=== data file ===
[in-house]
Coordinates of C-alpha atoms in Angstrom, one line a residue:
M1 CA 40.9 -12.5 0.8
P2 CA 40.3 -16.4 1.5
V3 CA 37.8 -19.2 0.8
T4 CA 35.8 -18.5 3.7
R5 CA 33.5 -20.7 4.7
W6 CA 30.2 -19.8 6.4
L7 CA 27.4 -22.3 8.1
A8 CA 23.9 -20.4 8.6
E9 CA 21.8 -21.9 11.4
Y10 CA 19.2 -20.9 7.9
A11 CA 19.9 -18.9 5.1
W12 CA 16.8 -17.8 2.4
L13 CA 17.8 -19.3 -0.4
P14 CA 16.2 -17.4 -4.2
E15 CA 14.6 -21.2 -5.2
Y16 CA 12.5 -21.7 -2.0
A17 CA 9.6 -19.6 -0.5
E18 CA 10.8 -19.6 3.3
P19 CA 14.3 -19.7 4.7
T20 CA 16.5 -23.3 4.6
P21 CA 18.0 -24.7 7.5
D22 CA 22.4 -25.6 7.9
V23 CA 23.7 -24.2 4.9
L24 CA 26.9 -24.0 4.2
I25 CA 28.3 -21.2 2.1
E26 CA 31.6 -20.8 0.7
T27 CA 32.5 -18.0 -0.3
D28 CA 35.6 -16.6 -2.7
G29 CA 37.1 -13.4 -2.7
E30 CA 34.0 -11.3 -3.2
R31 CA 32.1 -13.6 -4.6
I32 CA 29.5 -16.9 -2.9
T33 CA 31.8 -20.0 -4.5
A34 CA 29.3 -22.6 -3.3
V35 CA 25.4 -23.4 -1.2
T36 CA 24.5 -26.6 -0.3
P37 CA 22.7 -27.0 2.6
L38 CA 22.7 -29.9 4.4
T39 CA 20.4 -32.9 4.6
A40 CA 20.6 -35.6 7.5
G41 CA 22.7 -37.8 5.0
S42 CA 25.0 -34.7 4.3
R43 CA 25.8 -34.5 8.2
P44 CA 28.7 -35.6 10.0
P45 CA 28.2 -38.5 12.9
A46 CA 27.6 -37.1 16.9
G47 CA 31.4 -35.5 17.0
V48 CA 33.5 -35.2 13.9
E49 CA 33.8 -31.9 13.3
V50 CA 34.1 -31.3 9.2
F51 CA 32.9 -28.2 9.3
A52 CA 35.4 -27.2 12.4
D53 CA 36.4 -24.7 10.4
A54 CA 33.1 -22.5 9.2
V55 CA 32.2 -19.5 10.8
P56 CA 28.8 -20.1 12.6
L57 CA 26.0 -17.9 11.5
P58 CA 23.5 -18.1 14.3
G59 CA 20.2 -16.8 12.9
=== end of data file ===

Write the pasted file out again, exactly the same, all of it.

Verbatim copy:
[in-house]
Coordinates of C-alpha atoms in Angstrom, one line a residue:
M1 CA 40.9 -12.5 0.8
P2 CA 40.3 -16.4 1.5
V3 CA 37.8 -19.2 0.8
T4 CA 35.8 -18.5 3.7
R5 CA 33.5 -20.7 4.7
W6 CA 30.2 -19.8 6.4
L7 CA 27.4 -22.3 8.1
A8 CA 23.9 -20.4 8.6
E9 CA 21.8 -21.9 11.4
Y10 CA 19.2 -20.9 7.9
A11 CA 19.9 -18.9 5.1
W12 CA 16.8 -17.8 2.4
L13 CA 17.8 -19.3 -0.4
P14 CA 16.2 -17.4 -4.2
E15 CA 14.6 -21.2 -5.2
Y16 CA 12.5 -21.7 -2.0
A17 CA 9.6 -19.6 -0.5
E18 CA 10.8 -19.6 3.3
P19 CA 14.3 -19.7 4.7
T20 CA 16.5 -23.3 4.6
P21 CA 18.0 -24.7 7.5
D22 CA 22.4 -25.6 7.9
V23 CA 23.7 -24.2 4.9
L24 CA 26.9 -24.0 4.2
I25 CA 28.3 -21.2 2.1
E26 CA 31.6 -20.8 0.7
T27 CA 32.5 -18.0 -0.3
D28 CA 35.6 -16.6 -2.7
G29 CA 37.1 -13.4 -2.7
E30 CA 34.0 -11.3 -3.2
R31 CA 32.1 -13.6 -4.6
I32 CA 29.5 -16.9 -2.9
T33 CA 31.8 -20.0 -4.5
A34 CA 29.3 -22.6 -3.3
V35 CA 25.4 -23.4 -1.2
T36 CA 24.5 -26.6 -0.3
P37 CA 22.7 -27.0 2.6
L38 CA 22.7 -29.9 4.4
T39 CA 20.4 -32.9 4.6
A40 CA 20.6 -35.6 7.5
G41 CA 22.7 -37.8 5.0
S42 CA 25.0 -34.7 4.3
R43 CA 25.8 -34.5 8.2
P44 CA 28.7 -35.6 10.0
P45 CA 28.2 -38.5 12.9
A46 CA 27.6 -37.1 16.9
G47 CA 31.4 -35.5 17.0
V48 CA 33.5 -35.2 13.9
E49 CA 33.8 -31.9 13.3
V50 CA 34.1 -31.3 9.2
F51 CA 32.9 -28.2 9.3
A52 CA 35.4 -27.2 12.4
D53 CA 36.4 -24.7 10.4
A54 CA 33.1 -22.5 9.2
V55 CA 32.2 -19.5 10.8
P56 CA 28.8 -20.1 12.6
L57 CA 26.0 -17.9 11.5
P58 CA 23.5 -18.1 14.3
G59 CA 20.2 -16.8 12.9